Ritchie Roesch recently announced his Film Simulation Challenge, which requires that the photographer load her camera with one film simulation recipe, capturing either 24 or 36 frames before changing settings. The photographer is forced to shoot with that one “roll” of the film until that roll is completely exposed. Ritchie’s post from today reminded me that I had not yet submitted an entry.
For the challenge, I used a Fujifilm Kodachrome II Film Simulation Recipe. While I typically post-process my images in Adobe Lightroom, applying film simulation recipes as needed, I thought it would take a fun experiment that might force me to slow down, focus on framing and composition, taking care that I create each image. I failed miserably.
My wife was having foot surgery in the morning through the afternoon. I drove into Historic Hightstown to dine at the Morgan’s Island Grill, which Yelp described as a Caribbean restaurant. After eating on a chicken roti, I walked around the small section of Hightstown that is listed as historical, which is just a few shops lining a few blocks of the main street. I didn’t give myself enough time, and near the end of the hour, I found myself rushing to “complete my roll”. Of the 24 images, these are the ones I deemed worthy of sharing.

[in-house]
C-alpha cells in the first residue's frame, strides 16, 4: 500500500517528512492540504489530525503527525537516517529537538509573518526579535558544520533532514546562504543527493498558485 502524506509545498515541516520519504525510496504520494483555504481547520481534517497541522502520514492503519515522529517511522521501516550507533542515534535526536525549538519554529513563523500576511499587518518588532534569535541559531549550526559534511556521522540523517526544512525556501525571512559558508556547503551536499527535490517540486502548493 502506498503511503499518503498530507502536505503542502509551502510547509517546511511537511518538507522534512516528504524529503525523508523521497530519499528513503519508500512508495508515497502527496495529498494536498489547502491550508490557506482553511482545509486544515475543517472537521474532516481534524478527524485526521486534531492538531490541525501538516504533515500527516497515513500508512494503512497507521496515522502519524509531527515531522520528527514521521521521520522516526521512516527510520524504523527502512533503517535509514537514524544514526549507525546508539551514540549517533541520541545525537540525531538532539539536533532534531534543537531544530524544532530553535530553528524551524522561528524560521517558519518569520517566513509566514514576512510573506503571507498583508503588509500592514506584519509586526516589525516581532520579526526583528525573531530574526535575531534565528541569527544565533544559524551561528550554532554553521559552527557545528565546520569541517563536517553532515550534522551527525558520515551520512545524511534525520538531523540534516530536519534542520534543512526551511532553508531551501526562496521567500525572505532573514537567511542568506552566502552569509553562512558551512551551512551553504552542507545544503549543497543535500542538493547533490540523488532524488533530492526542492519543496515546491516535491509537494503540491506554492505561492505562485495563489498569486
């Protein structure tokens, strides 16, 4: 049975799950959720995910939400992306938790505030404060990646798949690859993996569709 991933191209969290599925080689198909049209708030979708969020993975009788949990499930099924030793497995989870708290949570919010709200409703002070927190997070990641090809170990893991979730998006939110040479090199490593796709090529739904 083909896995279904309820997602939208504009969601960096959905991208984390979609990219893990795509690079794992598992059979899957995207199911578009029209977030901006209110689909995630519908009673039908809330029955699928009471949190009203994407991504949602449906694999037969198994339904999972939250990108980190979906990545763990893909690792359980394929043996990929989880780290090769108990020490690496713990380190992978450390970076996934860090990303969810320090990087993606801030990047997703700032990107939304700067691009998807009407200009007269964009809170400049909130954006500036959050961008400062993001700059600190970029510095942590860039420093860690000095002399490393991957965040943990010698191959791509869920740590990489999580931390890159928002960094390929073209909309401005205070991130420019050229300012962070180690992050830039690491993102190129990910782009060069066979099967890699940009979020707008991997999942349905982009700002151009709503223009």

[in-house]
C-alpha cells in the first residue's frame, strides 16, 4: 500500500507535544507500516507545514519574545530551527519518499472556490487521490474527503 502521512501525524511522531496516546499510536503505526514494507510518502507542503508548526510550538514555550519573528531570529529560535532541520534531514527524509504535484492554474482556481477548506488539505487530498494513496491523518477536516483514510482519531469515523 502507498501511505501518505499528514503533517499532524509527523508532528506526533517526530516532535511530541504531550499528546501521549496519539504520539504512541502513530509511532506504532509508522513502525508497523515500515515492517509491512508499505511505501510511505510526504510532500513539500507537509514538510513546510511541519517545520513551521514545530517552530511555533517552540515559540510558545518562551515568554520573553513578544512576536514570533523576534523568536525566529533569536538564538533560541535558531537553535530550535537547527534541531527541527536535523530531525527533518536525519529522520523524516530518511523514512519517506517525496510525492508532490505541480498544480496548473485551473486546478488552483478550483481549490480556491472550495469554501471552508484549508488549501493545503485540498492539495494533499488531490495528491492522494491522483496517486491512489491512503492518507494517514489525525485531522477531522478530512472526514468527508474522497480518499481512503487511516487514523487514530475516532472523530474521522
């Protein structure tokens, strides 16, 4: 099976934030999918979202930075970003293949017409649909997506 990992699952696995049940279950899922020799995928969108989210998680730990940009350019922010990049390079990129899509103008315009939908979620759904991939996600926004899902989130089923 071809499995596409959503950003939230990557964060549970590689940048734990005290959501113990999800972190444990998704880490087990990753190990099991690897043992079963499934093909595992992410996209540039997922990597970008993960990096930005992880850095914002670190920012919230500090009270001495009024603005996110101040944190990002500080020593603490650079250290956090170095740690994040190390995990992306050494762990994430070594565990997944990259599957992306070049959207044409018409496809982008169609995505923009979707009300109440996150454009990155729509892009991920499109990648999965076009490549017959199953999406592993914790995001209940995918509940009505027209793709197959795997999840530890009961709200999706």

While walking around, I noticed the absence of people. I saw one person exit the Physic store and later one person walked on the sidewalk on the other side of Main Street. But other than the occasional car or truck, Main Street was quiet.
A few weeks ago while waiting for a response from my new client about my start date, I drove into Rocky Hill Borough for a latte from Buy the Cup. Buy the Cup has had various operators over the years. The current owner, Vitality, is a friendly Russian man, who probably knows more people in the area than the mayor. Whenever I visit we end up chatting about which coffee beans he is bringing into the store soon, local politics or POTUS.
As I exited the cafe, an elderly woman asked me about the camera and lens. We chatted about photography — hers and mine — about the neighbourhood, about the photographs we had taken of the First Reformed Church, the Rocky Hill Inn, and some of the other properties around the town. She gave me a history of some of the homes in the area and pointed out that some of the larger homes were in some state of disrepair.
After we said our goodbyes I walked to Crescent Street where I parked my car. On this trip, I had taken the Canon EOS 5D Mk III and Canon EF 70-200mm L USM II lens. The conversation with the elderly photography sparked my desire to capture a few photos along the intersection of the major streets in the borough.